The practice of communications in the Republic of Sierra Leone

Last year, I was privileged to be asked by Joshua Nicol to speak to the Mass Communications students at Fourah Bay College, University of Sierra Leone. The topic was - ‘how to have a successful career in PR’. This I could interpret as widely as I liked, he told me.

It’s a tough question. I don’t believe I’ve found the answer to it yet and I’ve worked in communications in Sierra Leone for over six years now. I remain frustrated by its relatively lowly professional status; which is very likely the result of a widespread lack of understanding of what exactly communications is.

I know I’m not alone when I say I believe that communications has a desperately important role to play in Sierra Leone’s development. I know I’m not alone when I say that - at its best, communications is a stage-by-stage process which aims to generate understanding, engagement and ultimately collaboration.

I’m not alone, but the group of believers is pretty damn tiny.

Instead, communications in Sierra Leone is by and large a process of misinformation, disinformation and propaganda; and the communications department is very often the place where the flotsam and jetsam of our patronage-driven society is dumped.

I’ve had the occasional visionary line manager who would include me in strategic and operational decision making, and onlookers who would question my very presence there.

This is in sharp contrast to the value invested in it elsewhere in the world, where it would be hard to find a successful organisation which does not have a communications/corporate affairs director as an integral part of its management team; or a project where a communications person isn’t an essential member of the team.

So the start point of my FBC talk was that, if any of us want to have a successful career in PR/communications in Sierra Leone, we would first need to change the perception of our profession.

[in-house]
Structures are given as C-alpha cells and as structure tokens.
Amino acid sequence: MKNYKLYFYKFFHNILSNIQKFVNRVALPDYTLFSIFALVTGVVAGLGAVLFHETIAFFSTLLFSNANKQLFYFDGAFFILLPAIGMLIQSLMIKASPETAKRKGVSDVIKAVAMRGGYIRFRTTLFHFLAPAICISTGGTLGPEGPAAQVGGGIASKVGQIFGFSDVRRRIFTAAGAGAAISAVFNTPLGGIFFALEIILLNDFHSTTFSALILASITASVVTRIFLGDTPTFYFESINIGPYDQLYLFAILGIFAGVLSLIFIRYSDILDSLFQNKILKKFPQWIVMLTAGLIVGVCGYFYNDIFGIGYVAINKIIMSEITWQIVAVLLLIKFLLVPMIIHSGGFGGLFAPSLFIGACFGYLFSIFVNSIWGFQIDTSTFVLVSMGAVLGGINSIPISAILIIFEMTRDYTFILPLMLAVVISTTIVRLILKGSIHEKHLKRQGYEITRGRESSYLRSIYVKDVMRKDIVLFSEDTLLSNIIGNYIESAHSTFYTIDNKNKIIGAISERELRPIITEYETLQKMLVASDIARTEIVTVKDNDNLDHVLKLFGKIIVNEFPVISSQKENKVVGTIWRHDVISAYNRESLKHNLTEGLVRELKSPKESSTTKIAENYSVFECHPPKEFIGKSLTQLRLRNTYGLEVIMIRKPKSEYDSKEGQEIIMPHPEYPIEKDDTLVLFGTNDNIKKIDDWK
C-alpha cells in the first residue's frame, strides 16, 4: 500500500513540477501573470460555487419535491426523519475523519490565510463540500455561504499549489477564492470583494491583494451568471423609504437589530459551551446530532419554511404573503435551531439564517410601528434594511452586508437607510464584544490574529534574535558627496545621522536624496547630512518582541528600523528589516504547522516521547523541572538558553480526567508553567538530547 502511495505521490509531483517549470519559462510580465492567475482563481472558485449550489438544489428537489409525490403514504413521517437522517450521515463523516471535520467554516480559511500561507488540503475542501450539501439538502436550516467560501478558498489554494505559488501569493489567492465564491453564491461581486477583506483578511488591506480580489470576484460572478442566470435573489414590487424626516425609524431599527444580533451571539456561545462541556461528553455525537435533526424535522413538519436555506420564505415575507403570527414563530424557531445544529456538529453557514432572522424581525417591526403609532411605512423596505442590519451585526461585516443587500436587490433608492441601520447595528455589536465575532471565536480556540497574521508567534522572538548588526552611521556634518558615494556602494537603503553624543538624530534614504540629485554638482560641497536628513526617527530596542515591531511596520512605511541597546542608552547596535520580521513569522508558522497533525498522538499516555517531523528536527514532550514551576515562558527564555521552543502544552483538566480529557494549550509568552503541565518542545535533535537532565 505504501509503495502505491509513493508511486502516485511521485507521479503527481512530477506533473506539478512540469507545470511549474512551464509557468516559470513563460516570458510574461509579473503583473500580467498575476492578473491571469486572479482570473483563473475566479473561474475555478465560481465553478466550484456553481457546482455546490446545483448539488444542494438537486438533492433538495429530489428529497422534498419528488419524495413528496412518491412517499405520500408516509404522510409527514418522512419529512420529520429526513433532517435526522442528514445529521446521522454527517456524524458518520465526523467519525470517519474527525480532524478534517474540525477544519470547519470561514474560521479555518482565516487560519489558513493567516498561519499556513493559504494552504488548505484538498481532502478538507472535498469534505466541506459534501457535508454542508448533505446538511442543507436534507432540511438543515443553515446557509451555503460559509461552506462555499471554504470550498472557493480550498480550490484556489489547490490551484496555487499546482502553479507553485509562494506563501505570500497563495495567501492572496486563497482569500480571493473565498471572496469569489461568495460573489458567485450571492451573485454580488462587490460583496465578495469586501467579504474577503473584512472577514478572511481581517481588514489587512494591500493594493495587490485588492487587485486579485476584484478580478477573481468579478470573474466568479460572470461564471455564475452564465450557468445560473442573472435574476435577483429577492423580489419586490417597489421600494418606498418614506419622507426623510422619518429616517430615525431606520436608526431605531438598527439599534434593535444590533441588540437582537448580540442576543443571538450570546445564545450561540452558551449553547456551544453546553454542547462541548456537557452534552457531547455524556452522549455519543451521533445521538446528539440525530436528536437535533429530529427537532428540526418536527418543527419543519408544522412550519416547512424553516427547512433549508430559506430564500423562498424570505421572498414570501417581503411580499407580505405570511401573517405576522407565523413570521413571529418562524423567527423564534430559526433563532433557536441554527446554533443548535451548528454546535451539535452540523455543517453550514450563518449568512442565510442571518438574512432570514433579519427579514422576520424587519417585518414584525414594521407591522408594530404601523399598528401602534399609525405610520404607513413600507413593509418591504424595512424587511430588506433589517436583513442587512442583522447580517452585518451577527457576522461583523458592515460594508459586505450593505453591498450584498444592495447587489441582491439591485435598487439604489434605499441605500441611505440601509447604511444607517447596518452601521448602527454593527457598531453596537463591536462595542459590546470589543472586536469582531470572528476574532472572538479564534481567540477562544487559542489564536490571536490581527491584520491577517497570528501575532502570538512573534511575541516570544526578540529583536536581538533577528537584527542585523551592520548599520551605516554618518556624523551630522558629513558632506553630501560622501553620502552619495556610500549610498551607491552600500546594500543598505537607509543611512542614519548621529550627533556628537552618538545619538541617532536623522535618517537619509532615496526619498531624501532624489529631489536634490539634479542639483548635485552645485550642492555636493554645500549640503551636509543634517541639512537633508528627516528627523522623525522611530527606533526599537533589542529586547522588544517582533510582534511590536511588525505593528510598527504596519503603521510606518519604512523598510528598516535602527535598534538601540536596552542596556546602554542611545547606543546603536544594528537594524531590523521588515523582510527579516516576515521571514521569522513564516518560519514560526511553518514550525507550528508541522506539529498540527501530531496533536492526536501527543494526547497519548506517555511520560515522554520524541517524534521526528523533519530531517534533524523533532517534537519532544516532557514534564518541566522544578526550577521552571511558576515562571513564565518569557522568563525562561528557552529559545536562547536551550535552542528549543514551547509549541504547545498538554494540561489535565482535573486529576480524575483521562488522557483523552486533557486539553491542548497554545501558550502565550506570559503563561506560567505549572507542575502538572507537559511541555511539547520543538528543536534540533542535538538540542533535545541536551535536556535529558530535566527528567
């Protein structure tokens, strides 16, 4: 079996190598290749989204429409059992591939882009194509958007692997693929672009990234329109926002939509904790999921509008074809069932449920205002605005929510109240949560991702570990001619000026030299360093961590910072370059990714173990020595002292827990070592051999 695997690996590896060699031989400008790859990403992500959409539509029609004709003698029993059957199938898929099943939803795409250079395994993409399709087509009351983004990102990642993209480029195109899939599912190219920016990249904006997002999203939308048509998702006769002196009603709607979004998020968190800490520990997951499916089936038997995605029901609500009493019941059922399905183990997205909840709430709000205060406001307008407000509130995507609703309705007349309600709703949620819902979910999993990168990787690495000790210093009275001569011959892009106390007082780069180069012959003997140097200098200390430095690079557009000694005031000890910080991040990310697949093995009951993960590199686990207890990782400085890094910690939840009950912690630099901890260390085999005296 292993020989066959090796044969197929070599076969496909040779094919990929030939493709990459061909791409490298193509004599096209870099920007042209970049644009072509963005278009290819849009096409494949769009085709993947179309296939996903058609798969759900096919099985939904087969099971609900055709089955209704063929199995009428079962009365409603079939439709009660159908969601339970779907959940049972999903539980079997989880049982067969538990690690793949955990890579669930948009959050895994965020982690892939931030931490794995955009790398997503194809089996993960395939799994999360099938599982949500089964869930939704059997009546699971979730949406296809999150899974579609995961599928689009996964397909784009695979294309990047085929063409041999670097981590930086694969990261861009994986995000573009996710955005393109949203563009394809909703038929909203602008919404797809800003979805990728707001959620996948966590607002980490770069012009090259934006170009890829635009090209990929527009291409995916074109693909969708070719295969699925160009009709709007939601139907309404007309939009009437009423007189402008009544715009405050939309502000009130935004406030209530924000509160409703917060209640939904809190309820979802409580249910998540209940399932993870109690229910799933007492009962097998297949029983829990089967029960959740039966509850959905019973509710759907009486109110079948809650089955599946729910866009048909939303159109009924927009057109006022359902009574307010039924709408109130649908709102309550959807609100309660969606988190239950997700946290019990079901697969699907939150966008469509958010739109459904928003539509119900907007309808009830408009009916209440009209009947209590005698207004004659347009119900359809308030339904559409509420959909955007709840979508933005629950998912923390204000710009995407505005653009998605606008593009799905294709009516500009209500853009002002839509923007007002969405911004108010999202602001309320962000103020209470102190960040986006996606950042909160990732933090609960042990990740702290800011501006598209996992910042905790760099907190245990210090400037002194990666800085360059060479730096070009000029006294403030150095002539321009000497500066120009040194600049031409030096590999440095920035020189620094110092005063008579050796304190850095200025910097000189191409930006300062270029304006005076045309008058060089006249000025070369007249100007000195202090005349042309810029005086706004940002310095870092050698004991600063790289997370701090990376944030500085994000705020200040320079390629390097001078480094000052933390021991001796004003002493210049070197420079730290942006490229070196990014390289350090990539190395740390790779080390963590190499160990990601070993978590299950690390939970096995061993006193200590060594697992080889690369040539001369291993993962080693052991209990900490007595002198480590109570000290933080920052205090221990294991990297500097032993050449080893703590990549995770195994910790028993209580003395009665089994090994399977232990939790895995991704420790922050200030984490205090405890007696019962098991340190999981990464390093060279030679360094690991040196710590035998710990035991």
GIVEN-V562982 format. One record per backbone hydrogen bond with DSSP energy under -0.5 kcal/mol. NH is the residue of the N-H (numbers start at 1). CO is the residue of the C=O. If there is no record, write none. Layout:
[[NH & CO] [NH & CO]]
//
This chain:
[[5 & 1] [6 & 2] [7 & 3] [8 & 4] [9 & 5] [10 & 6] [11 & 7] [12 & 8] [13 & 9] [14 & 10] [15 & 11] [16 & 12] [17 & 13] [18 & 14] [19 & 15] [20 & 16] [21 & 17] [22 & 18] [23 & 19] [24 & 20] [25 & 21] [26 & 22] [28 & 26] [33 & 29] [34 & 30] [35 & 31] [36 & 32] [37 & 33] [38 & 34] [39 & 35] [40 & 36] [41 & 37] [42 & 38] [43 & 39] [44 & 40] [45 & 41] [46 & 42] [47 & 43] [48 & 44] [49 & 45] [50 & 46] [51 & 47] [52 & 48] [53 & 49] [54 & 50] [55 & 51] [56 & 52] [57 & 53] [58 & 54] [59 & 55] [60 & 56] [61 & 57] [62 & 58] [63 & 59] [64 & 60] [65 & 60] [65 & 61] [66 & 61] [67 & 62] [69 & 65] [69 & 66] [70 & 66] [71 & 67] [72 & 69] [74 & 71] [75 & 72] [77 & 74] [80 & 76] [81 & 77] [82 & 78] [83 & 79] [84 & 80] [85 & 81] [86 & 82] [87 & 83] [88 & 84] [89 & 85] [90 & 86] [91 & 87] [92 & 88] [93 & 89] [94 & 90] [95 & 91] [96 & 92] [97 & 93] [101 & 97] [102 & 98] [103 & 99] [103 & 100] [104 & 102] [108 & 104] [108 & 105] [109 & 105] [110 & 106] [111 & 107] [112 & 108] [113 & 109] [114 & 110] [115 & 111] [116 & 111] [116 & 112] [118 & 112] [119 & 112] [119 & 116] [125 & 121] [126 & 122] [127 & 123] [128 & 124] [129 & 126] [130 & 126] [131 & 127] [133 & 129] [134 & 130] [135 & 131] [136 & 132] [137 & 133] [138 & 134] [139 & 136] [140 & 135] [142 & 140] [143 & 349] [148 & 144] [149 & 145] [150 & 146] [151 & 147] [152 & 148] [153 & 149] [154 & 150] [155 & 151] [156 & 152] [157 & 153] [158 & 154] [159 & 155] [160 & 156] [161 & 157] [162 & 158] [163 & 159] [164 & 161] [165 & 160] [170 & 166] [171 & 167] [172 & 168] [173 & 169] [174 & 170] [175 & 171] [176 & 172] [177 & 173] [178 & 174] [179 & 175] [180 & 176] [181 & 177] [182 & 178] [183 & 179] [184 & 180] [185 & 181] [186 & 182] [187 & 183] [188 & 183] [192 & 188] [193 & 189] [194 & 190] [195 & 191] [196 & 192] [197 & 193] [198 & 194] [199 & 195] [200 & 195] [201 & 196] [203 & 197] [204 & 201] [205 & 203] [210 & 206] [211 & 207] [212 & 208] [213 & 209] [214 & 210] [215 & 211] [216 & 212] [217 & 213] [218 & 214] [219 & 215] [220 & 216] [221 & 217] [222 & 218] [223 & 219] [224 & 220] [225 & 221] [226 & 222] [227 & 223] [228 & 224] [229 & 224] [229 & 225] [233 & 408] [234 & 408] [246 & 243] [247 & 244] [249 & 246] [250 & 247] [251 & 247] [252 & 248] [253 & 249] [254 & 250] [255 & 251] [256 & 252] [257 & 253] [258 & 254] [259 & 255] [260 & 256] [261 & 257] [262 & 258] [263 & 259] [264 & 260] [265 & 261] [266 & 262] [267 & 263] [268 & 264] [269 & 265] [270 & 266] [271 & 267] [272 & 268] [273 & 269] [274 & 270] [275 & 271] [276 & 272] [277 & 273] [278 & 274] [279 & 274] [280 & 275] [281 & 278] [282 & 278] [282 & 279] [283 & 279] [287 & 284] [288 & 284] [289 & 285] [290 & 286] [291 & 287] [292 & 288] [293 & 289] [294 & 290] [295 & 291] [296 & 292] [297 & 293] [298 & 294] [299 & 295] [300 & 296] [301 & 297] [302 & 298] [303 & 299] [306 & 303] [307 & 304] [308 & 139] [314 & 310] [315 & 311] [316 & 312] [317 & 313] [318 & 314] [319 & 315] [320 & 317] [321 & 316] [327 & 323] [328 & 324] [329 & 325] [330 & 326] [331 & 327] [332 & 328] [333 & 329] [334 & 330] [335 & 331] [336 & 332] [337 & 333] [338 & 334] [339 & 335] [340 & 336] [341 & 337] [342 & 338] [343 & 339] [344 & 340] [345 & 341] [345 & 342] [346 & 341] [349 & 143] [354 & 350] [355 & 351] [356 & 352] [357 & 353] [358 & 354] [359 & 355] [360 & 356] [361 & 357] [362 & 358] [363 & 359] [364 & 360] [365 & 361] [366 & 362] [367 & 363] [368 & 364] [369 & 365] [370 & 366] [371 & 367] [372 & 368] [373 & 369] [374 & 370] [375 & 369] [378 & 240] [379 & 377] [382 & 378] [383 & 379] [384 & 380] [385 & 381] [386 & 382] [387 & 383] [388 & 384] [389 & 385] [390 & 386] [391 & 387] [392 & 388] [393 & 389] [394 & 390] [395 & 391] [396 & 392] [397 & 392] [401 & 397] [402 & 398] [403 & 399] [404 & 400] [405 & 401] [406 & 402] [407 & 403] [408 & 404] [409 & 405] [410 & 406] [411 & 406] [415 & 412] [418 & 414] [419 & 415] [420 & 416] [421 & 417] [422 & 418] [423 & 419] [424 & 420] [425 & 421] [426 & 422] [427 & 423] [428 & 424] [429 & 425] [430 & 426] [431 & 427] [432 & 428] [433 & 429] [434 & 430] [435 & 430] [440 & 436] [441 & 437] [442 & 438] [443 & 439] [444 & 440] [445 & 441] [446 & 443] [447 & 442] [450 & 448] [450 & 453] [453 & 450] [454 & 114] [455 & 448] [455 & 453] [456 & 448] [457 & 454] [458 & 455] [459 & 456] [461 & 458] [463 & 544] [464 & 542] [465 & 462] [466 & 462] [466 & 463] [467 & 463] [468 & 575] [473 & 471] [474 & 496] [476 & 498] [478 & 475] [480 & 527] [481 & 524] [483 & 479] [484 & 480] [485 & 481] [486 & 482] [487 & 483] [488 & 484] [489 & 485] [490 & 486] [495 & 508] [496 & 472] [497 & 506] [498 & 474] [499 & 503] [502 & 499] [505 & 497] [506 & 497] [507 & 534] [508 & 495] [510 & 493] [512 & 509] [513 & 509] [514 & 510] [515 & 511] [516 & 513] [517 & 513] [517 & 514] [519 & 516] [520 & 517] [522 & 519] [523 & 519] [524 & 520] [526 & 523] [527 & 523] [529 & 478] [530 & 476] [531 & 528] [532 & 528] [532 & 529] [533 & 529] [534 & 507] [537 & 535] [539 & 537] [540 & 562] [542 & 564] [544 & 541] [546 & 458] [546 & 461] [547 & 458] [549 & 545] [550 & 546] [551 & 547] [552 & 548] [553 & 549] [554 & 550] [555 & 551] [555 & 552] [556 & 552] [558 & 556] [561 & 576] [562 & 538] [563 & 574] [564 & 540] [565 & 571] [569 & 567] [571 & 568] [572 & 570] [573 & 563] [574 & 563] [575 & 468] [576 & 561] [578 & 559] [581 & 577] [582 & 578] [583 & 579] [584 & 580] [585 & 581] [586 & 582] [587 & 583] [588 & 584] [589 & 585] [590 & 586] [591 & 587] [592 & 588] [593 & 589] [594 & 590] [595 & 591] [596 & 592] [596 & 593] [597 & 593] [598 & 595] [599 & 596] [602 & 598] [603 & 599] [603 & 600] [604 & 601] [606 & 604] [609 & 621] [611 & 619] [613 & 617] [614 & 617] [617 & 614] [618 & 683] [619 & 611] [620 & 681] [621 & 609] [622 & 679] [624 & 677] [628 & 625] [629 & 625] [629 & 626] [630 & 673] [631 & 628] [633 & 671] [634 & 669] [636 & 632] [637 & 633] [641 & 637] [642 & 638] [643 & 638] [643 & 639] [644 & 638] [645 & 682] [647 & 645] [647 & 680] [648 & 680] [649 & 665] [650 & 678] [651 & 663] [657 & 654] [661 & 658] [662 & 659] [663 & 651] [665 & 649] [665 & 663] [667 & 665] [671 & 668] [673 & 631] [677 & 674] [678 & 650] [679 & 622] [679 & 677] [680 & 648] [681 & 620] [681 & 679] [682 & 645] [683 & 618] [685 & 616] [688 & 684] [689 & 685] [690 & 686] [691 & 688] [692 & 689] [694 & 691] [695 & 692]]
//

We devised a three pronged strategy.

1. We have to correct the misunderstanding of communications in Sierra Leone and make sure that those around us understand that good communications skills are increasingly among the most useful one can possess, and they are essential to a culture of collaborative development in our society. 2. We have to achieve the sort of strict professional standards that will raise the status of our profession in Sierra Leone. 3. We have to equip ourselves with skills that will make us marketable anywhere and everywhere in the world.


Many of FBC’s students who would go on to enter the profession in Sierra Leone would probably find that their understanding of their role would be significantly different from that of their employer’s. That is no reflection on what they have learned at university. It is a reflection on how communications and PR are perceived in the working environment of Sierra Leone and what is often asked of us.

Public sector PROs are better described as spokespeople. They seem to spend a lot of time on the radio, justifying their employer’s actions in retrospect, rather than explaining them in advance. In the private sector – communications is most likely to be tacked onto the bottom of a job description for quite a different role.

Then there are those who will tell you that all PR is propaganda. This is rubbish of course.

Propaganda is highly partisan, often misleading, and intended to persuade its audience of the value of a particular political candidate, ideology or cause. It uses every weapon in its armoury including deceit, defamation and disinformation against everything and everyone it sees as the opposition.

Another favourite is that ‘results are the best PR’. This is a bit like taking a trip with a Keke driver who insists on blindfolding you before he/she sets off, on the grounds that your only interest is the destination. It’s lazy and it’s patronising. It assumes that communications has no role other than to trumpet success. It denies the vast majority of people the opportunity to participate in the process, and it’s designed, of course to keep the population in ignorance.

In my opinion, communications and public relations is a research-driven, painstaking process of sharing accurate, factual information that people very often need to help inform their decision making, delivered in a form that is accessible and engaging.

It should encourage collaborative and engaged decision making; it should create equity by sharing the power of decision; it should acknowledge that we are all on a journey together.

As an addendum to this, can we please eliminate the term ‘beneficiaries’ from the language of development communications. It’s lazy (yes, I have been guilty), its emphasis on the donor/recipient relationship deprives people of dignity, and reminds us that many of us are still beholden to the generosity of the great benefactor from overseas.

If we, as practitioners, understand what communications and Public Relations are and what they are not – then we should be able to see more clearly how to practise our profession. Misinformation or disinformation – these are not our job, and they do a great disservice to us and to our audience.


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